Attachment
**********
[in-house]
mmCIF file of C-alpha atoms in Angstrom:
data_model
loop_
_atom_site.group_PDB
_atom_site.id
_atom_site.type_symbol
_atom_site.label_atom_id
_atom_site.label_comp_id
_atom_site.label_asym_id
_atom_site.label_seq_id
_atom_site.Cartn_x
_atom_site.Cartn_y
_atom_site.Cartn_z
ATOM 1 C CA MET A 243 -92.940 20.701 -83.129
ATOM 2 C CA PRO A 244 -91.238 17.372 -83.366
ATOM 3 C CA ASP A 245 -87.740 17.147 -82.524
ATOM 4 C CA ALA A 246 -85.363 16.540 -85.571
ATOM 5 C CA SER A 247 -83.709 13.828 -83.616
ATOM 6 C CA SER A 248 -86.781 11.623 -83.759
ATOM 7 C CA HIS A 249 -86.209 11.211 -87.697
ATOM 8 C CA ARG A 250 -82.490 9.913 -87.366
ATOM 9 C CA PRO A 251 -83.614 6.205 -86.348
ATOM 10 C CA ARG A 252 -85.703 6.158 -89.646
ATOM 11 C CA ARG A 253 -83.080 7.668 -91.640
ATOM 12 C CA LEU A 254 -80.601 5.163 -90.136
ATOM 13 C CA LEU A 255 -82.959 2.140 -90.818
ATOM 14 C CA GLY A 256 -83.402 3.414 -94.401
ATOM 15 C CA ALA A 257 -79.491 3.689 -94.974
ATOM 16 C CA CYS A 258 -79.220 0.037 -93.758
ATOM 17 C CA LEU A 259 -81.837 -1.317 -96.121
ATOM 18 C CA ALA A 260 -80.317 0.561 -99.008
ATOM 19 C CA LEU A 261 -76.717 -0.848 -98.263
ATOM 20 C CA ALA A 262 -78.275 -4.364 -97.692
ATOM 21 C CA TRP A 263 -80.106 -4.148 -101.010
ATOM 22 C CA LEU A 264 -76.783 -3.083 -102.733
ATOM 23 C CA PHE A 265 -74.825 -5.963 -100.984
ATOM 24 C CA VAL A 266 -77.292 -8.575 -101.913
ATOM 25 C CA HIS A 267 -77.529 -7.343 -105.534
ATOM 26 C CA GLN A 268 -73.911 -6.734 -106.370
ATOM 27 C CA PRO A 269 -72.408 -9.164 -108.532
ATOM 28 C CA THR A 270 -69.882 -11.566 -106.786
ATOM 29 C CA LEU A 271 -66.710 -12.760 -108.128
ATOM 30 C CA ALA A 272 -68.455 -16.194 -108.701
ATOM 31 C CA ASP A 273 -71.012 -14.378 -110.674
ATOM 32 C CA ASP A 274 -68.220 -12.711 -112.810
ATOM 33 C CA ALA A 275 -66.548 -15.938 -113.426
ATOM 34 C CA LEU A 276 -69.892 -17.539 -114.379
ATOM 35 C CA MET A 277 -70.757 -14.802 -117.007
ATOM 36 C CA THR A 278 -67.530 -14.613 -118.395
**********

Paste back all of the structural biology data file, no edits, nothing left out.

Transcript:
[in-house]
mmCIF file of C-alpha atoms in Angstrom:
data_model
loop_
_atom_site.group_PDB
_atom_site.id
_atom_site.type_symbol
_atom_site.label_atom_id
_atom_site.label_comp_id
_atom_site.label_asym_id
_atom_site.label_seq_id
_atom_site.Cartn_x
_atom_site.Cartn_y
_atom_site.Cartn_z
ATOM 1 C CA MET A 243 -92.940 20.701 -83.129
ATOM 2 C CA PRO A 244 -91.238 17.372 -83.366
ATOM 3 C CA ASP A 245 -87.740 17.147 -82.524
ATOM 4 C CA ALA A 246 -85.363 16.540 -85.571
ATOM 5 C CA SER A 247 -83.709 13.828 -83.616
ATOM 6 C CA SER A 248 -86.781 11.623 -83.759
ATOM 7 C CA HIS A 249 -86.209 11.211 -87.697
ATOM 8 C CA ARG A 250 -82.490 9.913 -87.366
ATOM 9 C CA PRO A 251 -83.614 6.205 -86.348
ATOM 10 C CA ARG A 252 -85.703 6.158 -89.646
ATOM 11 C CA ARG A 253 -83.080 7.668 -91.640
ATOM 12 C CA LEU A 254 -80.601 5.163 -90.136
ATOM 13 C CA LEU A 255 -82.959 2.140 -90.818
ATOM 14 C CA GLY A 256 -83.402 3.414 -94.401
ATOM 15 C CA ALA A 257 -79.491 3.689 -94.974
ATOM 16 C CA CYS A 258 -79.220 0.037 -93.758
ATOM 17 C CA LEU A 259 -81.837 -1.317 -96.121
ATOM 18 C CA ALA A 260 -80.317 0.561 -99.008
ATOM 19 C CA LEU A 261 -76.717 -0.848 -98.263
ATOM 20 C CA ALA A 262 -78.275 -4.364 -97.692
ATOM 21 C CA TRP A 263 -80.106 -4.148 -101.010
ATOM 22 C CA LEU A 264 -76.783 -3.083 -102.733
ATOM 23 C CA PHE A 265 -74.825 -5.963 -100.984
ATOM 24 C CA VAL A 266 -77.292 -8.575 -101.913
ATOM 25 C CA HIS A 267 -77.529 -7.343 -105.534
ATOM 26 C CA GLN A 268 -73.911 -6.734 -106.370
ATOM 27 C CA PRO A 269 -72.408 -9.164 -108.532
ATOM 28 C CA THR A 270 -69.882 -11.566 -106.786
ATOM 29 C CA LEU A 271 -66.710 -12.760 -108.128
ATOM 30 C CA ALA A 272 -68.455 -16.194 -108.701
ATOM 31 C CA ASP A 273 -71.012 -14.378 -110.674
ATOM 32 C CA ASP A 274 -68.220 -12.711 -112.810
ATOM 33 C CA ALA A 275 -66.548 -15.938 -113.426
ATOM 34 C CA LEU A 276 -69.892 -17.539 -114.379
ATOM 35 C CA MET A 277 -70.757 -14.802 -117.007
ATOM 36 C CA THR A 278 -67.530 -14.613 -118.395